Franck's adventure involves the players taking a job to vent a concrete enclosed gas lake that's gonna blow. It seems promising given that it's a sort of "hands on" job dealing with weird decaying situation that fits the setting well. Unfortunately it is marred by a confusing presentation. Despite several readings I had trouble understanding how the two maps included were related to one another and to the description of the site. Franck also presents things in a disorienting order, omitting entries for several numbered locations. She also mixes in important NPCs and generalized threats in the middle of the key for the map, rather than pulling them out and presenting them at the beginning. But the adventure is flavorful, industrial, and useful in that it gives you the general gist of how this whole getting hired to do jobs thing might go.

The other adventure, by Sienna and Sims is a riff on Journey to the Center of the Earth. It has the players taking a job to help crew a drill ship that is to explore the question whether the trash on the barge is in fact infinitely deep. The adventure is well-written and presented, with a nice set of characters on the drill ship, and a simmering open-ended plot involving a plan by some of the crew to mutiny and steer the vessel elsewhere. But unfortunately the adventure does not seem to be written with sandbox style play in mind. For the different "locations" the drill ship encounters as it goes down read more like a series of amusing planned encounter scenes, admittedly with a lively cast of characters and (at lower levels) things getting suitably cosmic. The adventure is not really compatible with retro-gaming play: the rails are there plain to see in the set sequence of encounter scenes at various strata, and the space of creative anarchy is in the struggle that takes place within the railroad car hurtling along its otherwise fixed course.

The problems with the adventures aside, for a retro-game analogy, I think the setting if run as intended would feel a lot like Traveler, which is less focused on exploring unknown locations, and more focused on picking between jobs for various patrons (some shady) that drop the crew into complicated situations with various factions. Even in retro-D&D, hooks consisting of patrons wanting players to do jobs for them are a staple. But so is self-directed exploration of location-based open-ended adventuring sites. The zine gives you tools to do the former, but not so many to do the latter.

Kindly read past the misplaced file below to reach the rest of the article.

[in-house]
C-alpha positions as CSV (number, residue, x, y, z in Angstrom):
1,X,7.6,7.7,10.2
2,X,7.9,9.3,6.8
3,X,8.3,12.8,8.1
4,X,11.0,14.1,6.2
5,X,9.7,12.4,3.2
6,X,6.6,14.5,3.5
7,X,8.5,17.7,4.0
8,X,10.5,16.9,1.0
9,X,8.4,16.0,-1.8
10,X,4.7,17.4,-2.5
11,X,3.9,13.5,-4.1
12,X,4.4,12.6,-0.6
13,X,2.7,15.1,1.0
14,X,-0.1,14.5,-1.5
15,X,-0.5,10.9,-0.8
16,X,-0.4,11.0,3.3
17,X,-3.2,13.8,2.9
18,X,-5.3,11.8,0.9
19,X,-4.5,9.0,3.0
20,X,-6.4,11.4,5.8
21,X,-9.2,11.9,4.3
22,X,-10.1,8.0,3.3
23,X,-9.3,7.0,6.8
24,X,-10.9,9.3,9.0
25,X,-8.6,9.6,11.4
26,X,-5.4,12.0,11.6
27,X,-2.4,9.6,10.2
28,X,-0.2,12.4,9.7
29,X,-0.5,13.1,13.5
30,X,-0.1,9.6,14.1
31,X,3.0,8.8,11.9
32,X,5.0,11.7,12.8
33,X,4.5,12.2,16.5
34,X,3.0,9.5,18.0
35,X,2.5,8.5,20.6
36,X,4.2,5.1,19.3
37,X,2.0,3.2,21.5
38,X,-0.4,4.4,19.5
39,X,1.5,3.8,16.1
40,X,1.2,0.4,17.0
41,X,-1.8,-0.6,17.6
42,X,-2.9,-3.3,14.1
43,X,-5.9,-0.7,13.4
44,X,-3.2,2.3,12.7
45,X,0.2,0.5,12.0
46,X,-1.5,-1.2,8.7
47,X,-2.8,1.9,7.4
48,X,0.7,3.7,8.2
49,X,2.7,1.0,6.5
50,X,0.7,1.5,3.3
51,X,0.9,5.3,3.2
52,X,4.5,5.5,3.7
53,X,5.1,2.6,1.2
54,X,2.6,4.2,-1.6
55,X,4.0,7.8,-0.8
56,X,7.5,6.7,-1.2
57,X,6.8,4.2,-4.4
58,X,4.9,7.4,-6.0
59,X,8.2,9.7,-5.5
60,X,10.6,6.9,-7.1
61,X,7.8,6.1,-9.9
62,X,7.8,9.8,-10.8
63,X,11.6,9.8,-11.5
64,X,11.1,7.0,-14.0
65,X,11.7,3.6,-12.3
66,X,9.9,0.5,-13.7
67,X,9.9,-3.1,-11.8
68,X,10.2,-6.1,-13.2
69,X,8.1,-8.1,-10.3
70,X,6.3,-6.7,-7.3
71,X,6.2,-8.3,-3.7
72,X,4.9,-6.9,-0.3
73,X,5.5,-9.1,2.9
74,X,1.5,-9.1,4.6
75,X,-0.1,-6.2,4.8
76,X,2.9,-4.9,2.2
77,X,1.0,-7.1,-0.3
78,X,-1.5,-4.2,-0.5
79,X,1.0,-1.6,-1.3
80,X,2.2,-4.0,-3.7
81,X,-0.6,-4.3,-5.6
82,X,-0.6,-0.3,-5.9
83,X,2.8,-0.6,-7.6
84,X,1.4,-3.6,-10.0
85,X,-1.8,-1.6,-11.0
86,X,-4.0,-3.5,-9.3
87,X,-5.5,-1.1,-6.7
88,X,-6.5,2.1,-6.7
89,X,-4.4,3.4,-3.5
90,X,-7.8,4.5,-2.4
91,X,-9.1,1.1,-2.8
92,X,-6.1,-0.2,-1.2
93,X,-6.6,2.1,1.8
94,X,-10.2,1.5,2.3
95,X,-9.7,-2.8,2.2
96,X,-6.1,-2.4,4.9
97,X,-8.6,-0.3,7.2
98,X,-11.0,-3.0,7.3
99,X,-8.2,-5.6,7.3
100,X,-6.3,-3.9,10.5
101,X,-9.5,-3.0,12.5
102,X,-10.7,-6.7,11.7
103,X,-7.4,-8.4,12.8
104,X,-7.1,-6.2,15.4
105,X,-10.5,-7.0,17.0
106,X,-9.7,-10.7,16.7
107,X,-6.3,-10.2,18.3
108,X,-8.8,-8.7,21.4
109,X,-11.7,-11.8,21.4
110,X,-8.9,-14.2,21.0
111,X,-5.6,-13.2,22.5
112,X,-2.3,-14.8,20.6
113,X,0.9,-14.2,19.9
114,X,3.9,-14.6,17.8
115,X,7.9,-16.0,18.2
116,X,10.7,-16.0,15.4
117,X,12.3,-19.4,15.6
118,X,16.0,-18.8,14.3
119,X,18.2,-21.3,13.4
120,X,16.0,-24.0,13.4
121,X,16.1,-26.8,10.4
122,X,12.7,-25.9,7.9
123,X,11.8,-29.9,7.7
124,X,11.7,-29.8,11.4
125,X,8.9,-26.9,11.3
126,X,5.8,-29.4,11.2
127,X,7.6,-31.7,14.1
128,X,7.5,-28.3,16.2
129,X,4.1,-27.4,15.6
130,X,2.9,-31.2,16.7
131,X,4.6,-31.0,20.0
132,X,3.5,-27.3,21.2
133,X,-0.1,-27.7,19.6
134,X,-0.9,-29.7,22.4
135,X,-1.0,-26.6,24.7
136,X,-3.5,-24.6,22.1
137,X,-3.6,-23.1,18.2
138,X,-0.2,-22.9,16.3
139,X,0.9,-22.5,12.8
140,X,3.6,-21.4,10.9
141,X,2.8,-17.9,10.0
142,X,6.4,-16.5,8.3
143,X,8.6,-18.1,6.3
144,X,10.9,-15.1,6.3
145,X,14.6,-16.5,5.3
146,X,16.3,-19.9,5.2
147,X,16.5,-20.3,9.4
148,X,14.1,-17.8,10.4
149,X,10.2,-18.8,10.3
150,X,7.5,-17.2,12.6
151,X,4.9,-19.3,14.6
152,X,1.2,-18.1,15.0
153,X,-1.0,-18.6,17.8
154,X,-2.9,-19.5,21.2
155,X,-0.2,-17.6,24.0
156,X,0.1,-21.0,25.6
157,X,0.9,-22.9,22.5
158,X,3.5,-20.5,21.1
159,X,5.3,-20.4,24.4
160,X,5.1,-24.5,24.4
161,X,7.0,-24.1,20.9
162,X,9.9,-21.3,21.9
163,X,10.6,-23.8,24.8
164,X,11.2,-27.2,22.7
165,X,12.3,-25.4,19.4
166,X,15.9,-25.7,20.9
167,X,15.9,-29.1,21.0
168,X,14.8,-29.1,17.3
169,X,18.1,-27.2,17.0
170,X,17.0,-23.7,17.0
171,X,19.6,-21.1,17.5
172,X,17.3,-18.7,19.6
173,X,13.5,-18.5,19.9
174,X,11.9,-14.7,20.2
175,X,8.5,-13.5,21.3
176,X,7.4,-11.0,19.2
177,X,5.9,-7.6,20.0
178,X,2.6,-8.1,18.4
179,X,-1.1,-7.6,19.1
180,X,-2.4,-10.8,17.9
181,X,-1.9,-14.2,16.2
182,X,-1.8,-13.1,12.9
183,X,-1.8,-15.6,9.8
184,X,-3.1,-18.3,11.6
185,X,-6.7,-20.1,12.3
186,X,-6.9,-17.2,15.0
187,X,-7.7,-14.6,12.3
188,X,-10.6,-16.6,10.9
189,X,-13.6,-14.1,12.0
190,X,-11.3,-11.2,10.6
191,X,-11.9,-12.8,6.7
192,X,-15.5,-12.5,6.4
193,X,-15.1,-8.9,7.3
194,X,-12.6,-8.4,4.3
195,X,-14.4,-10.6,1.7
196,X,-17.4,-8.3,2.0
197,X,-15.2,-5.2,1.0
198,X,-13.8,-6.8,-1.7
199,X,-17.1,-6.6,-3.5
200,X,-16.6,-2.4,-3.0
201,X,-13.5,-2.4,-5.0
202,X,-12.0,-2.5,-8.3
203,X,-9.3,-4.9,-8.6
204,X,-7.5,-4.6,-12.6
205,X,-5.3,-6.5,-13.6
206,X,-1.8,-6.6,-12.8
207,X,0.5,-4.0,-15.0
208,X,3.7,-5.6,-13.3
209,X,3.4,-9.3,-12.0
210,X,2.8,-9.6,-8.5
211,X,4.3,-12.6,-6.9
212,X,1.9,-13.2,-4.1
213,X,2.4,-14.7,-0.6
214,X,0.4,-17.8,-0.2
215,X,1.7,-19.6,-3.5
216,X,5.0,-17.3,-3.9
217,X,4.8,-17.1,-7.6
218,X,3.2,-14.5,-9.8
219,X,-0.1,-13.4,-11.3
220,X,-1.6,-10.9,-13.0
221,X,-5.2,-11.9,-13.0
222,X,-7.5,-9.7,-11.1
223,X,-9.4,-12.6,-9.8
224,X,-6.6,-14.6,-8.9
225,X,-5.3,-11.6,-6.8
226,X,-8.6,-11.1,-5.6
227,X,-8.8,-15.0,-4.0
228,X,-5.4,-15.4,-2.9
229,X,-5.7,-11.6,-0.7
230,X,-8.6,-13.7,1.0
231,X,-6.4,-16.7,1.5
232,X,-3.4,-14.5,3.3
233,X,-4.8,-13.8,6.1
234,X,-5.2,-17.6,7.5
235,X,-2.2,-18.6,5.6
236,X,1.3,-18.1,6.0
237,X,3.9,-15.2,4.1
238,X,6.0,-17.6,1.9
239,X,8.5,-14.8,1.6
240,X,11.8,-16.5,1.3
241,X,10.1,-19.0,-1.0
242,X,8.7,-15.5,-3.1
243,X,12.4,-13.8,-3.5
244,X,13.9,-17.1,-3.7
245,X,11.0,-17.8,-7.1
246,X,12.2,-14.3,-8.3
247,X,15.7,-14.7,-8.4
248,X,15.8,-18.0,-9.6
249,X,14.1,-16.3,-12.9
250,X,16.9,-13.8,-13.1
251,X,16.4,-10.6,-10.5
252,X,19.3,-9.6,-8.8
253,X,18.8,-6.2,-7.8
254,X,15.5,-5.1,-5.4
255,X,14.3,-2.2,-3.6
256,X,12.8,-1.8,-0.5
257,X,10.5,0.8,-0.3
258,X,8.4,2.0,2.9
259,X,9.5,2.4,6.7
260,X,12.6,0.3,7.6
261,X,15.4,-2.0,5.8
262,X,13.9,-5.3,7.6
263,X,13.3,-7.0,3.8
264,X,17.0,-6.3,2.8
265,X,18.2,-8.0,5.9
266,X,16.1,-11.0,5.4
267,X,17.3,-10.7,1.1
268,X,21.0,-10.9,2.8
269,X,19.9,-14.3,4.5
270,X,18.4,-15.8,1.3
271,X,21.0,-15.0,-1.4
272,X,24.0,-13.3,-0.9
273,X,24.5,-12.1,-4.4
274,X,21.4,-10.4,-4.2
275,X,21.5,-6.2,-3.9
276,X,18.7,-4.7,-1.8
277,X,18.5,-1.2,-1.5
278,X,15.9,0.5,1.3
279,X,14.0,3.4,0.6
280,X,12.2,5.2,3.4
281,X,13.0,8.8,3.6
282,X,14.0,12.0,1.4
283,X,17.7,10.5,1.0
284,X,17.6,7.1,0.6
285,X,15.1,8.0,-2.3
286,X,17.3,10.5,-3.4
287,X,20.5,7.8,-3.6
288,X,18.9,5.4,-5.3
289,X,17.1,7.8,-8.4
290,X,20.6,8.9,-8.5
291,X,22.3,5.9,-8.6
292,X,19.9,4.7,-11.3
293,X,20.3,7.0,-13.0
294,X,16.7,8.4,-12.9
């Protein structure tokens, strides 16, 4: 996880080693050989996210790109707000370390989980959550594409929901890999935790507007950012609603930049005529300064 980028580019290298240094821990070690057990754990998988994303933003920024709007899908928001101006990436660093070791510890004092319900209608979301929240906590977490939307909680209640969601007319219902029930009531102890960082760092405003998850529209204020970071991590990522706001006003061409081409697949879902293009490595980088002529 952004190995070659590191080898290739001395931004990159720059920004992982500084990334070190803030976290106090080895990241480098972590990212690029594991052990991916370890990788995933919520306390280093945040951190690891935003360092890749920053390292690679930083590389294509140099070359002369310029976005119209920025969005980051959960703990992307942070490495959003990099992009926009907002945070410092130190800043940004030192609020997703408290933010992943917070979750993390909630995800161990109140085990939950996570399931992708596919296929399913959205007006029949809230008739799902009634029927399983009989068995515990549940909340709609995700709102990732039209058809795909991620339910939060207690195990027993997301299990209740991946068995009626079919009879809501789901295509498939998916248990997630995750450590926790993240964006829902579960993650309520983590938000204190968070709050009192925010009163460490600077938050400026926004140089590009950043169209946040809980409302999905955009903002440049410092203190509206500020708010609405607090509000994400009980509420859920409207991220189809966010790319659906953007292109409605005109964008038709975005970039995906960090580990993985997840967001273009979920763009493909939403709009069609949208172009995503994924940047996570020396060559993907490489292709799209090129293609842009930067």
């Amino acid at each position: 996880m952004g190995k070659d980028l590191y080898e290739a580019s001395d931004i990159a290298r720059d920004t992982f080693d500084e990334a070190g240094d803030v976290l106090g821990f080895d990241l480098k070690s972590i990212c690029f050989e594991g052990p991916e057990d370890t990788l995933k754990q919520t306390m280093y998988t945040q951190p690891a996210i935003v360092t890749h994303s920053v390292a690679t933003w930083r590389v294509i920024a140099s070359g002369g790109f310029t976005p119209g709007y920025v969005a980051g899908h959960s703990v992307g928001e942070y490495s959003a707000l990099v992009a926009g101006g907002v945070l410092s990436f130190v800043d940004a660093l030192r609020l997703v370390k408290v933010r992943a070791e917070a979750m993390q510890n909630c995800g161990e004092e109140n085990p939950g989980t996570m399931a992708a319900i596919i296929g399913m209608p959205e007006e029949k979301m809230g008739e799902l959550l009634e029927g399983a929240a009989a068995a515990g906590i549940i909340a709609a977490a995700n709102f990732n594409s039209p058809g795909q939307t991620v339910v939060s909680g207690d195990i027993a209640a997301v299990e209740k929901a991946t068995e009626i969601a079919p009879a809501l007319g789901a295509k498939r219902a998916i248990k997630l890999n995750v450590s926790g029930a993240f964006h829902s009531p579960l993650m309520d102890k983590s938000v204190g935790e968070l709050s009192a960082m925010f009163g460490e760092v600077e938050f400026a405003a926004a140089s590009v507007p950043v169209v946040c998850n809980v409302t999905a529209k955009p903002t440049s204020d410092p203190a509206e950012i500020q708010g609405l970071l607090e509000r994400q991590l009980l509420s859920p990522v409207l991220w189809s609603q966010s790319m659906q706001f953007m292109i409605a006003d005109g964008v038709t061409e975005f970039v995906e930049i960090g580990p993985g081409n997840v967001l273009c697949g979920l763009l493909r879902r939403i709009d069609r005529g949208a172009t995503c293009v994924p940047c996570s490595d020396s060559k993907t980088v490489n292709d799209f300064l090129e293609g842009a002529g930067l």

This seems to me like a missed opportunity, since the map and the conceit of the newly opened pneumatic tubes suggest so strongly that one of the pleasures will be exploring the unknown, crawling through tubes and raccoon tunnels to new locations that can be explored for salvage and wonder--and getting their before rival salvage crews. To be clear, it's not that there's anything incompatible with this kind of play in this zine, but it also doesn't do much to help you to do this.

How I Would Use This Zine

This zine could be the foundation for an amazing campaign. Here's the work I would do to lay launch such a game. 

  1. I would steal the coastline from a published map, maybe something by Judge's Guild or any fantasy (or real) map you could find by googling online. I would put a series of ports (maybe 6) on the coast if they weren't there already. Eyeballing the map, I would assign a number of downtimes between adventures that would have to pass before arriving at each port. I would next write three sentences describing each port, and list one adventure opportunity at each. For these adventures, I would simply plop in my favorite adventures. I would definitely use carousing rules, but only for ports, and if I was feeling ambitious, might write up different carousing tables for different ports. 
  2. Since I like dungeon-crawling and site based adventures, I would place a bunch of (ideally free) written site-based adventure locations on the map. Michael Raston's Tower of the Weretoads would definitely fit, and maybe even Pollute the Elfen Memory Water with some heavy reskinning. I would probably use Dyson Logo's Challenge of the Frog Idol for the Toad Hotel location, treating the Toad King as the idol, the troglodytes as Yoo-Hoos, nixies as dryads, and so on. 
  3. I would develop several (probably three or four) rival salvage crews (rival adventuring parties). I would write a short system for rolling each downtime to see what kind of exploration or work they had been doing, if any, and how they had fared. I would use this system to make jobs disappear if they players didn't take them, and also to pressure the players to race ahead to new sites before they were already looted for salvage by other crews. I would be sure to have at least one rival salvage crew work for patrons the party ends up siding against, as a sort of enemy party.